There is always a risk of early assignment when having a short option position in an individual stock or ETF.

You can mitigate this risk by trading index options, but they are more expensive.

Usually, early assignment only occurs on put options when the short puts are in the money and they have lost their extrinsic value.

To avoid this improbable case, we should close the position before expiration week.

How Volatility Impacts Broken Wing Butterflies

Broken wing butterflies are short vega trades, so generally speaking, they benefit from falling volatility after the trade has been placed.

Looking at the SPY example above, the position starts with a negative vega of 2. This means that for every 1% drop in implied volatility, the trade should gain $2.

The opposite is true if implied volatility rises – the position would lose $2.

You can read more about implied volatility and vega in detail here.

How Theta Impacts Broken Wing Butterflies

Broken wing butterflies are positive Theta trades in that they make money as time passes, with all else being equal.

This is because the short puts suffer faster time decay than the long puts.

This is especially true if the short puts are at at-the-money or close to the trading price of the stock.

This is the ideal setup of the trade if the broken wing butterfly is created for a credit.

In our SPY example, the trade has positive Theta of 1. This means that all else being equal, the trade will gain $1 per day due to time decay.

Other Greeks

Delta

Slightly bearish broken wing butterflies have a small positive delta, close to zero, this is because the width of the bull put spread is shorter than the width to the bear put spread.

The broken wing butterfly can also be placed with a strong bullish bias but in those cases, the position is usually created for a debit.

Our initial SPY position above had a positive delta of 5, the trade makes money if the stock price increases keeping everything else equal.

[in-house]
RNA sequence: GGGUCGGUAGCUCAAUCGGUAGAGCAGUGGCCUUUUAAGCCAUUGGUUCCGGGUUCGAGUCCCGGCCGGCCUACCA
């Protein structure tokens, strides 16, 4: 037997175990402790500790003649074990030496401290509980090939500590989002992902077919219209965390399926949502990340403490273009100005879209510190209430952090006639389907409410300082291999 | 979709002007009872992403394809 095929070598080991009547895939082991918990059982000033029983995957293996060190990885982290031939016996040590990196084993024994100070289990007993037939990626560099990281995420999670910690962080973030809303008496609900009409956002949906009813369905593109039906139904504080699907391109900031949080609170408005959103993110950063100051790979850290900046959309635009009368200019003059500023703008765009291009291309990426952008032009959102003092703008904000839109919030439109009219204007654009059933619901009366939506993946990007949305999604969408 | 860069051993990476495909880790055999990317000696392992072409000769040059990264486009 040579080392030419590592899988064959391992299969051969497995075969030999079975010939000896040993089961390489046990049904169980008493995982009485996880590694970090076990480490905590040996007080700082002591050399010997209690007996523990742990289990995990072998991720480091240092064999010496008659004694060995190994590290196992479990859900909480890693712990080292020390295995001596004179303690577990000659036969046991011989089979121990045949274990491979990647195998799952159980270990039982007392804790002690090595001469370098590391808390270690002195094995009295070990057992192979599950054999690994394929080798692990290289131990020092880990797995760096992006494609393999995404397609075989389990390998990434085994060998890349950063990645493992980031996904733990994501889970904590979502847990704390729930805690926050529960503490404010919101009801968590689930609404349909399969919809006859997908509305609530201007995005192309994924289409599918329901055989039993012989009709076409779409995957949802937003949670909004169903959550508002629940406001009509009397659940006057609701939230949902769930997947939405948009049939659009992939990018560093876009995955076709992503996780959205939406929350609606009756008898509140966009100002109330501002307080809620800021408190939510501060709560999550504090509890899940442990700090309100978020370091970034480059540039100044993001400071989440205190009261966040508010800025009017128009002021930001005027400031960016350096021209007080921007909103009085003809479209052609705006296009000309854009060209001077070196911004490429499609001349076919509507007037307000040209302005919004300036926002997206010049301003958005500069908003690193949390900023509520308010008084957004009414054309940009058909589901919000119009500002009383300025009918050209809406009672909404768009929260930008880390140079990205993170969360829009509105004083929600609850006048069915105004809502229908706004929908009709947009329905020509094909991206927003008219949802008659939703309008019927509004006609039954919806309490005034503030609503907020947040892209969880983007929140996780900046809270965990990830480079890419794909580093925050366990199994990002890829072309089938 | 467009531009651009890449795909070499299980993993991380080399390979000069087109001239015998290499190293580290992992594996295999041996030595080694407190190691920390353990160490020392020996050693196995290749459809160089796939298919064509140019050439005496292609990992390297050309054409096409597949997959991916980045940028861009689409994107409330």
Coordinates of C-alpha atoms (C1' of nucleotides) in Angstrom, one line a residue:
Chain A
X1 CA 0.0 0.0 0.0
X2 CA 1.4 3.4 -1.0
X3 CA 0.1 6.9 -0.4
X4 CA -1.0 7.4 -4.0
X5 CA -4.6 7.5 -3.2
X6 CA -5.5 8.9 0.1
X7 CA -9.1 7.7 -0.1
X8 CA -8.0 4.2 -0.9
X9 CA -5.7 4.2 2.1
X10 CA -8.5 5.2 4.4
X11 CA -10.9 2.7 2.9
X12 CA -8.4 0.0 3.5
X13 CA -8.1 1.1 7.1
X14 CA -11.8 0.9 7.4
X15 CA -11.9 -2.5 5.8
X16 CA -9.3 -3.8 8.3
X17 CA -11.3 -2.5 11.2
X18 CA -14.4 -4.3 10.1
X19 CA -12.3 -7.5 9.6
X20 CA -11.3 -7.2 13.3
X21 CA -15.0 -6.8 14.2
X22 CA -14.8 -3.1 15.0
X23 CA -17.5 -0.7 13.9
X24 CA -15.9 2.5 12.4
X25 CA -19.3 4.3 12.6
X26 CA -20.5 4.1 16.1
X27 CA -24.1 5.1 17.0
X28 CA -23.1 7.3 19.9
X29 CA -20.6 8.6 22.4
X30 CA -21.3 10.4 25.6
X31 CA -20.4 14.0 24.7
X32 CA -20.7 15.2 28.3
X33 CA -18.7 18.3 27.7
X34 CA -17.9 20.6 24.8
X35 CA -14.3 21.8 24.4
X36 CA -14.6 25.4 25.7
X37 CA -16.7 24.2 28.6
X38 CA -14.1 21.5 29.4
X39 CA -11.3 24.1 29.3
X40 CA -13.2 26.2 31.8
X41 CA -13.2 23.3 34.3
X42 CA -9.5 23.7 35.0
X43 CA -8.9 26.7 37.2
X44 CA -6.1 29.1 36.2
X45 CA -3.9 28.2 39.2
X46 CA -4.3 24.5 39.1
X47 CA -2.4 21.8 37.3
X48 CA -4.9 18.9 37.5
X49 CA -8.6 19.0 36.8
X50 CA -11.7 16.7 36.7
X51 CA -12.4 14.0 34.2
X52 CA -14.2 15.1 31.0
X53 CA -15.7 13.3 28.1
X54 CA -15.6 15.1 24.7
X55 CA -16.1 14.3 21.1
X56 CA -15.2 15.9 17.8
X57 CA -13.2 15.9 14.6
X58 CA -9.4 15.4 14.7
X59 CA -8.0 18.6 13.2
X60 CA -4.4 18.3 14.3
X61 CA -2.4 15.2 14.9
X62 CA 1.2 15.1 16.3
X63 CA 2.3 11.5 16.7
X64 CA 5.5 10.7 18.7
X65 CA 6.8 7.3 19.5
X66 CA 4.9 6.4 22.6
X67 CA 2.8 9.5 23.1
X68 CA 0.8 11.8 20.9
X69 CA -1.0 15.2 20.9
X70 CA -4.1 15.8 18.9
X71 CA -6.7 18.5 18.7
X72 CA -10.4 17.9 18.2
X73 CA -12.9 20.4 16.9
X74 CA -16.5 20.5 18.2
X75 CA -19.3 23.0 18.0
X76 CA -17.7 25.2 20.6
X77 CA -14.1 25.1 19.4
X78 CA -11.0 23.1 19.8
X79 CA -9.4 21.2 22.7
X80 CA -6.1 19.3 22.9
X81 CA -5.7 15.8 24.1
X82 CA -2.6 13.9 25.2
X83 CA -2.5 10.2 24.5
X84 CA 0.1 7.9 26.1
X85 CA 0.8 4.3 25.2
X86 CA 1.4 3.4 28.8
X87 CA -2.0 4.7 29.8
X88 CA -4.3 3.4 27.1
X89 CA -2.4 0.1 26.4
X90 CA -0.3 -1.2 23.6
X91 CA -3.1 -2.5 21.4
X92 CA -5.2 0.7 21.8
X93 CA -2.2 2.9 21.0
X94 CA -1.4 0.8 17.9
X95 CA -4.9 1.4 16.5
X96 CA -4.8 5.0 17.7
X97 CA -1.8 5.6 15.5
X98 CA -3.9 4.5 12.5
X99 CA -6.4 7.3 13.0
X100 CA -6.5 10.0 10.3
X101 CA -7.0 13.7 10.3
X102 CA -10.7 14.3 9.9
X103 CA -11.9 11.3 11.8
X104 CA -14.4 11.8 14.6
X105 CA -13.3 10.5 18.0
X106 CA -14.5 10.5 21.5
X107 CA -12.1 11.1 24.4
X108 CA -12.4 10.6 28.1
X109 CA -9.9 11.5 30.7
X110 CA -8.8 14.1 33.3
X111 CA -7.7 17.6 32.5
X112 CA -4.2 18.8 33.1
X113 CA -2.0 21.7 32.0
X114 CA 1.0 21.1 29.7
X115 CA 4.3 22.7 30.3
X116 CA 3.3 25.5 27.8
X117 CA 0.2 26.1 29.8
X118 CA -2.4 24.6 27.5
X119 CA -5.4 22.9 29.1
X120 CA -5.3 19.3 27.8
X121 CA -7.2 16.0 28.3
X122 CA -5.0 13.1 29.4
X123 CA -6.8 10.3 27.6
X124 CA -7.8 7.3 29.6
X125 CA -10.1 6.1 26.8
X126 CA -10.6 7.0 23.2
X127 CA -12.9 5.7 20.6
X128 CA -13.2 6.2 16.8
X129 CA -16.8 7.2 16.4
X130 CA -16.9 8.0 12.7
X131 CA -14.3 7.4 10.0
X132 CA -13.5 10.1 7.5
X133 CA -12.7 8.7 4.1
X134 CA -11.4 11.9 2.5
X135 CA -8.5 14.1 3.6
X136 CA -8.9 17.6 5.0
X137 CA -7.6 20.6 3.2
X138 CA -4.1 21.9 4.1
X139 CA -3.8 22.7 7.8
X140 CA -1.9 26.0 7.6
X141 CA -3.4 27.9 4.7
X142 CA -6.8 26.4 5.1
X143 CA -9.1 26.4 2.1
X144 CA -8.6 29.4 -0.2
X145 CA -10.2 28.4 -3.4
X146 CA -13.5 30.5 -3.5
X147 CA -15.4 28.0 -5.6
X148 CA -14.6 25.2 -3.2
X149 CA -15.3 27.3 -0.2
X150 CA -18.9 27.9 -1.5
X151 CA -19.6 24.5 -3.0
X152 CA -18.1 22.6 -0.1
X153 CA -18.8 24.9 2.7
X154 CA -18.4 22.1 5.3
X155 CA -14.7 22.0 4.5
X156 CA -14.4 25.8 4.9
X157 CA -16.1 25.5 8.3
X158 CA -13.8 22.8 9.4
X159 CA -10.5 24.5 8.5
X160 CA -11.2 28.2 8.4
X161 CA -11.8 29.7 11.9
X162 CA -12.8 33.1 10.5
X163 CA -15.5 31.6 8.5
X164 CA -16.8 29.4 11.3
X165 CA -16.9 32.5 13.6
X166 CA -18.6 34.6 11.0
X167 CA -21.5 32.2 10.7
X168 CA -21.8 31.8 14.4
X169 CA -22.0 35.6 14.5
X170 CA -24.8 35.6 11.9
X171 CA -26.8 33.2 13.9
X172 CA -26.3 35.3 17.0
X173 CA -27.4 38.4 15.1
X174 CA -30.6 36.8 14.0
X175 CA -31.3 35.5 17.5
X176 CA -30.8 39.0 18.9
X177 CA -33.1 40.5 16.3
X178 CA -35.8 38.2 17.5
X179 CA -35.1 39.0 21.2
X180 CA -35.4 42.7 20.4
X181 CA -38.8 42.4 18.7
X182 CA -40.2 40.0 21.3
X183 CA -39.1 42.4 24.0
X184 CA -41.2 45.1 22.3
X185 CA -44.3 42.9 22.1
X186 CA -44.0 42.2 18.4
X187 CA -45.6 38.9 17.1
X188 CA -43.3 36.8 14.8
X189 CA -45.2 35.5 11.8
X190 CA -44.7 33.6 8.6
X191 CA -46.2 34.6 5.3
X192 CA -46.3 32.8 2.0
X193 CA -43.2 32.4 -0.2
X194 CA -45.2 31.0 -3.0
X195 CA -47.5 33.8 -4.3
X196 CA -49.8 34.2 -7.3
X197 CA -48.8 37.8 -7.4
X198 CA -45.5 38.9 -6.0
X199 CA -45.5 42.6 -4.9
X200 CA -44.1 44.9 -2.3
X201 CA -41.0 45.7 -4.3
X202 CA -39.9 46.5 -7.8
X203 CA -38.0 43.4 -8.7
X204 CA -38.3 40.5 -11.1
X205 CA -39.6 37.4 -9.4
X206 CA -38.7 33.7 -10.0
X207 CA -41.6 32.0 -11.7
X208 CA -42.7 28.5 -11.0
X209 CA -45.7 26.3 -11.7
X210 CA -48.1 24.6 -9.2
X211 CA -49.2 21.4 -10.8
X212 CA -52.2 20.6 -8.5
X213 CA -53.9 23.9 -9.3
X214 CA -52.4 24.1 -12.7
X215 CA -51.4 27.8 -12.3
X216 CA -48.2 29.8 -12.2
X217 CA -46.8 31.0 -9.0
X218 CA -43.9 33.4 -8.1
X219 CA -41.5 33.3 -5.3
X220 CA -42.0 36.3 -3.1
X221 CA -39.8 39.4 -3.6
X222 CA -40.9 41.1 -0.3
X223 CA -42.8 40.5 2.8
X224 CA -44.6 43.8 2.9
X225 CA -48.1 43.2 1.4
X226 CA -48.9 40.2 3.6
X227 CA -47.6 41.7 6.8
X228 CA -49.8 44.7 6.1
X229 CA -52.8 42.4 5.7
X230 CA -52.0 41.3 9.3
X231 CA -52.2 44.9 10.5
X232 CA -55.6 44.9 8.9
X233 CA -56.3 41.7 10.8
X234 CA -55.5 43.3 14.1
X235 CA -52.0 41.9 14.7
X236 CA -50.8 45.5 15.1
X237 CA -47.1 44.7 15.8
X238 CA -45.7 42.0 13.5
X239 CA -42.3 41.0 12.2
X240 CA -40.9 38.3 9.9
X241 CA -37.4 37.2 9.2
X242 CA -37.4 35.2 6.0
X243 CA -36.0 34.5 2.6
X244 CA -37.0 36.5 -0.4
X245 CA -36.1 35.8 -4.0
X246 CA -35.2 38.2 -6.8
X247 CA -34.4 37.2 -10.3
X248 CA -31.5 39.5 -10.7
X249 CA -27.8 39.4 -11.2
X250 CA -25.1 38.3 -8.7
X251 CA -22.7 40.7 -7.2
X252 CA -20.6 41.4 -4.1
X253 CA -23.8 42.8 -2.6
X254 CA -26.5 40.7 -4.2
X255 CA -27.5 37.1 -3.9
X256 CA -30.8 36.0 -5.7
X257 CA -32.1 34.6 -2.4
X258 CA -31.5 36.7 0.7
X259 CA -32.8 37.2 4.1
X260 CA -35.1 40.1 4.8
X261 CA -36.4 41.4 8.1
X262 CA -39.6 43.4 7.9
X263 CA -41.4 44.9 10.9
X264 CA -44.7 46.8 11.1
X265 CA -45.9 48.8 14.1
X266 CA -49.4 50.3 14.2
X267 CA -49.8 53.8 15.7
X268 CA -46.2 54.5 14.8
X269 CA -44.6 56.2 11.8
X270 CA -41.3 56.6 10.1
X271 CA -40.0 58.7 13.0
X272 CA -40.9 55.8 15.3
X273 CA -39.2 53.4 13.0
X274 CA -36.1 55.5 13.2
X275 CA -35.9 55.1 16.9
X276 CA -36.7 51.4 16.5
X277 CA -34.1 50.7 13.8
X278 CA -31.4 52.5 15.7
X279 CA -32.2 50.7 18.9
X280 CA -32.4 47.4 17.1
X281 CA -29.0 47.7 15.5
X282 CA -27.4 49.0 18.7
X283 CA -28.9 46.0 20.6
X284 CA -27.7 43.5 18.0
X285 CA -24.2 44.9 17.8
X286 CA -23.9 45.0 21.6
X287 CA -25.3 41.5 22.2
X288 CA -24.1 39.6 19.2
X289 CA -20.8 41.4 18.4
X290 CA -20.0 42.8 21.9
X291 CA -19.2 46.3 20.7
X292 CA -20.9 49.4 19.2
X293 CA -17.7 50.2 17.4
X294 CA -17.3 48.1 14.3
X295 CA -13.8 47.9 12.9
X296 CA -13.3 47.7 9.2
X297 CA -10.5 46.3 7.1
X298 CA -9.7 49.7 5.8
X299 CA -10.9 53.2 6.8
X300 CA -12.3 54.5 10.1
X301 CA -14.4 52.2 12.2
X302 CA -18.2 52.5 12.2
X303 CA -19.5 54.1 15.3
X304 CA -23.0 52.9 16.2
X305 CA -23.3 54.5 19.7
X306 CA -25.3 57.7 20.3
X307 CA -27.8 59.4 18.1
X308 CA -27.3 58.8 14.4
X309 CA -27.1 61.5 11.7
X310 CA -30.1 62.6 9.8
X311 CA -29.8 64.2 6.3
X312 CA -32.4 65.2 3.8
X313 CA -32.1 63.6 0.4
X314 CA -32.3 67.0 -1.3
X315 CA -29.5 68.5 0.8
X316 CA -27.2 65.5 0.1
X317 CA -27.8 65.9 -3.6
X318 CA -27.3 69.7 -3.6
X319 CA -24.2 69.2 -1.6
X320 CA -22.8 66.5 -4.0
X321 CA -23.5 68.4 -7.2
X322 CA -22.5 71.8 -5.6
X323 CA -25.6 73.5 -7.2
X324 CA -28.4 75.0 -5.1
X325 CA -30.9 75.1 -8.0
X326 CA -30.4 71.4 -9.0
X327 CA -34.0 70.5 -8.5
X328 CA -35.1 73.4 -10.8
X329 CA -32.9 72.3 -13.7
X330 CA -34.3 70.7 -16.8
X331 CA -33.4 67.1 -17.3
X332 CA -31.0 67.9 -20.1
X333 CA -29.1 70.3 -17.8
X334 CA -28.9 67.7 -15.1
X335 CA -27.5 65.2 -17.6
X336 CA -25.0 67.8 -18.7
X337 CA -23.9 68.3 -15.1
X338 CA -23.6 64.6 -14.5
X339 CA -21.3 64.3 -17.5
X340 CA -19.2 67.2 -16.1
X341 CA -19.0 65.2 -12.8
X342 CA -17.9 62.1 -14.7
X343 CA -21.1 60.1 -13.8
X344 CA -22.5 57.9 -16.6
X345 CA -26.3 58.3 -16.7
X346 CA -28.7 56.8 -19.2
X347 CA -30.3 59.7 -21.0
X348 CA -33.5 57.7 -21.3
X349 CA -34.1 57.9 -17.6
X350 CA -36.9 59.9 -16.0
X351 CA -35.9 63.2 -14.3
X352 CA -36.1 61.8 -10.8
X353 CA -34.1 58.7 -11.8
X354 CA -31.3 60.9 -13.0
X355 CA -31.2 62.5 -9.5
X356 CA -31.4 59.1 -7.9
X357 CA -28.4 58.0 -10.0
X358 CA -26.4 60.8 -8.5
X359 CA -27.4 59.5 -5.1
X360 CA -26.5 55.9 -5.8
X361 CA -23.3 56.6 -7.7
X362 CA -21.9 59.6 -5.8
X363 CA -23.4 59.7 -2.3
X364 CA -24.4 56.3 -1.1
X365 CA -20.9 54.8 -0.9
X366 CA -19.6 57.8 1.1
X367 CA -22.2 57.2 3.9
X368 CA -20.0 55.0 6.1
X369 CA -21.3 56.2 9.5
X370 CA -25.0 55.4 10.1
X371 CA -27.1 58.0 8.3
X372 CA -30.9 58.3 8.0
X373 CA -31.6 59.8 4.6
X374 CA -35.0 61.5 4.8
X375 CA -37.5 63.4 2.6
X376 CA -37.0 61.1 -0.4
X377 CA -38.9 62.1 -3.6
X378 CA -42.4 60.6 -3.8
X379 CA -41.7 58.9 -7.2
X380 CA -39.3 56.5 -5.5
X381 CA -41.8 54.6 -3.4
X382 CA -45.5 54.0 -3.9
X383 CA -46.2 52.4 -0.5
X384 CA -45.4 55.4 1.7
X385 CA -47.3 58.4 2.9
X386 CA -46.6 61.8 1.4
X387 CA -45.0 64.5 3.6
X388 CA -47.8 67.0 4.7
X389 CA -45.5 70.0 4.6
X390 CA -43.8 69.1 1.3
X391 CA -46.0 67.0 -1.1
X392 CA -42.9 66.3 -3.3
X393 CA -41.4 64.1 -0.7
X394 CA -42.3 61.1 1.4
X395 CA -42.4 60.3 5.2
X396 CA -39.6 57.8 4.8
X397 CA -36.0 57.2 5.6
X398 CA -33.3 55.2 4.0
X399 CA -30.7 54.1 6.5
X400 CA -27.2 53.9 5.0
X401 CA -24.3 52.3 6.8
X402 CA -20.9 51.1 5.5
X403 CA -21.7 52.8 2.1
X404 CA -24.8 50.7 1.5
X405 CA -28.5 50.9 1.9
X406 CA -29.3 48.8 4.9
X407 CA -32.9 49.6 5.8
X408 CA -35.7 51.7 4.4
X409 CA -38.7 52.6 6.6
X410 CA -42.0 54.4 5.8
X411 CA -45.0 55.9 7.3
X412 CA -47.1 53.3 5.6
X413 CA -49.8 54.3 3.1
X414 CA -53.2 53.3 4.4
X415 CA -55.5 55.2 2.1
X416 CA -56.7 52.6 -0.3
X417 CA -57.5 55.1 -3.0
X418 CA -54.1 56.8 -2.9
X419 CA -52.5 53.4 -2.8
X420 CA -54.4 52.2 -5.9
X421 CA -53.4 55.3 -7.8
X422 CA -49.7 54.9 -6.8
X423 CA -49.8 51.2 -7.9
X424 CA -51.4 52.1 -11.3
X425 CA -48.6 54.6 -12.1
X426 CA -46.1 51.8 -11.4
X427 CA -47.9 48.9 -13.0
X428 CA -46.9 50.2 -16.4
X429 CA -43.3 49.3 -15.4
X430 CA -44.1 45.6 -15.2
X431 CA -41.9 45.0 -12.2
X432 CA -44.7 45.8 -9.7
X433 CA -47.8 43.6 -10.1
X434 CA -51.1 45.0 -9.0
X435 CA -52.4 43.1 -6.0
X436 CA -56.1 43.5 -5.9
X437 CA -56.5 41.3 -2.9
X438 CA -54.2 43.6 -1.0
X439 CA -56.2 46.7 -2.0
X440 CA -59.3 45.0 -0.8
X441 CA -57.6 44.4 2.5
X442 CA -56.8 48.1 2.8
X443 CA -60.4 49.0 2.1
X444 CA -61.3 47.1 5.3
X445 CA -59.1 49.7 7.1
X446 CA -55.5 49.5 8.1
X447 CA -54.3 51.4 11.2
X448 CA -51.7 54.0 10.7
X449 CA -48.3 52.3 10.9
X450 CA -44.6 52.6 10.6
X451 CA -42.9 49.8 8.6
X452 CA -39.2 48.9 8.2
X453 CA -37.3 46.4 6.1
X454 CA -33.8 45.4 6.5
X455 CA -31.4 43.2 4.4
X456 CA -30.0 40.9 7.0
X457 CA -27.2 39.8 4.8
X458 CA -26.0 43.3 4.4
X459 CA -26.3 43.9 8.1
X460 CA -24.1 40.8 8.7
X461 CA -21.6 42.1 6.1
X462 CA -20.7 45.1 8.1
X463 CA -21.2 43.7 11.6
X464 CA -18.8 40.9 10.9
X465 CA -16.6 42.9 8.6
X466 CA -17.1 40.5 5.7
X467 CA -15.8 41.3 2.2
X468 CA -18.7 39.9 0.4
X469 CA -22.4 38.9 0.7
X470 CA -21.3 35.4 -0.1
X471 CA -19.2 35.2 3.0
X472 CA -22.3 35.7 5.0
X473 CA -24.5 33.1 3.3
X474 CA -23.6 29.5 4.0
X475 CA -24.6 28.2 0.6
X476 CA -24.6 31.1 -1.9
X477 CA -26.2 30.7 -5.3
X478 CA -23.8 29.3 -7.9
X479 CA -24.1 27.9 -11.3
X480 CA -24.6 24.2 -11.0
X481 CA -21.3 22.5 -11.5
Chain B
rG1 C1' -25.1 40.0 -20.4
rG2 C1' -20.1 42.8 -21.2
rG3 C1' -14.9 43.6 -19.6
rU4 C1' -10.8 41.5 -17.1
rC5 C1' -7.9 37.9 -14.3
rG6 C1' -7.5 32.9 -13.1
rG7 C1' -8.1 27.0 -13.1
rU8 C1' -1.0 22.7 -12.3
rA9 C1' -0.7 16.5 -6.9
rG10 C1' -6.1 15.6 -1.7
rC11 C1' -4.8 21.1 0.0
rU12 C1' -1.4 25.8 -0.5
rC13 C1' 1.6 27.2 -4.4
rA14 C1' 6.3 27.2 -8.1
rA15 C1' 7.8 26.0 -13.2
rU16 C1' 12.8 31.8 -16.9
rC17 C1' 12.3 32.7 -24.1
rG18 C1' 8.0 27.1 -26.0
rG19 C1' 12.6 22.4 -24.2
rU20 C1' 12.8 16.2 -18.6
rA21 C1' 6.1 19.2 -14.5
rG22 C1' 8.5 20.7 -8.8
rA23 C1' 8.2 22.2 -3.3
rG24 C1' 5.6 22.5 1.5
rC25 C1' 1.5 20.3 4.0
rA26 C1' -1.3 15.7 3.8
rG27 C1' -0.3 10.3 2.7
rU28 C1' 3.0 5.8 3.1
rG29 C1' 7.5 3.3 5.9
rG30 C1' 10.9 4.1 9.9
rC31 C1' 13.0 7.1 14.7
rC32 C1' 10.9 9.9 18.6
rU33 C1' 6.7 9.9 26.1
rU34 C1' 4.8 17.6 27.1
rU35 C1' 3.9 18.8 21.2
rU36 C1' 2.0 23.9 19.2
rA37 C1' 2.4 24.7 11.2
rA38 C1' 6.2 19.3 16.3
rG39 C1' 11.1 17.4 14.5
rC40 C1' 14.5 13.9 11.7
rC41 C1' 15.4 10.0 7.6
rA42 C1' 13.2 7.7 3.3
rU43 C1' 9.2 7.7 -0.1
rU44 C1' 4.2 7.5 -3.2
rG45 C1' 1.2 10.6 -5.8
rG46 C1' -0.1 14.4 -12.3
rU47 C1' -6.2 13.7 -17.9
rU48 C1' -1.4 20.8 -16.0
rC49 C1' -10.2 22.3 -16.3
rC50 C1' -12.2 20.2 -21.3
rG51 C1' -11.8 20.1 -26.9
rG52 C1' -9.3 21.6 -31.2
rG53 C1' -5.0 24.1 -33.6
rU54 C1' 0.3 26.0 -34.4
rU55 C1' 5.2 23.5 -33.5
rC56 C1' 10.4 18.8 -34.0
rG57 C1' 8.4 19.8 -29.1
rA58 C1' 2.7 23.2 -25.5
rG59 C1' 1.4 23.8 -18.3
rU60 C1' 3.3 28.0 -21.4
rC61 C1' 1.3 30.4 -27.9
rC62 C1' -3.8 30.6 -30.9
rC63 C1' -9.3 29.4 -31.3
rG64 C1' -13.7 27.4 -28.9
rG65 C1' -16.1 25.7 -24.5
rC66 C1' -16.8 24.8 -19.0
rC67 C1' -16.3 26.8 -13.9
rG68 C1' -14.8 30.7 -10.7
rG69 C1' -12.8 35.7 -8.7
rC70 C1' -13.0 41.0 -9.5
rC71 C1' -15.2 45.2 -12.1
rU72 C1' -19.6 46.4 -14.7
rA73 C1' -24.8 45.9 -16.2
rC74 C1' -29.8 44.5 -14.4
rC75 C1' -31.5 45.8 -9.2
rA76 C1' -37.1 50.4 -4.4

Gamma

Broken wing butterflies are negative gamma.

Generally, any trade that has a profit tent above the zero line will be negative gamma because they will benefit from stable prices.

In other words, you want the stock to stay relatively flat, small moves in the price of the stock will not affect dramatically the position unless we are close to expiry.

In our SPY example, the position had 0 gamma. The initial impact of gamma on a broken wing butterfly is low, but that can change as time passes and the stock starts to move.

Risks

Broken wing butterflies are limited risk trades if the trade is created for a net credit, all the risk one side and it happens when the stock price drops below the breakeven point. Besides this risk, we can mention the assignment risk and the expiration risk.

Assignment Risk

Although this does not happen often, it can theoretically happen at any point during the trade. The risk is higher when the short puts are in-the-money and has very little time value left.

One way to avoid assignment risk is to trade indexes that are European style and cannot be exercised early. The risk is also very low if the short puts are out-of-the-money.

To reduce assignment risk consider closing your trade if the short puts are close to being in-the-money, particularly if it is close to expiry.

Expiration Risk

Leading into expiration, if the stock is trading just above or just below the short puts, the trader has expiration risk.

The risk here is that the trader might get assigned and then the stock makes an adverse movement before he has had a chance to cover the assignment.

In this case, the best way to avoid this risk is to simply close out the spread before expiry.

While it might be tempting to hold the broken wing butterfly spread and hope that the stock stays above the short puts, there is always a risk and when assignments happen close to expiry, this kind of thing usually ends badly.

Gamma Risk

Close to expiration, the gamma of near at the money options increases, and the price of the short puts will heavily fluctuate even for small moves in the underlying.

One way of protecting the trade against gamma risk is to close the position at least one-week prior expiration.

Broken Wing Butterflies vs Butterflies

The main difference between a broken wing butterfly and regular butterfly is that in the broken wing butterfly the long puts are not located at the same distance from the short positions.

When it is created for a credit, the broken wing butterfly transfers all the risk to the downside.

In a regular butterfly, if the position is created delta neutral, there is equal risk of on the downside and upside.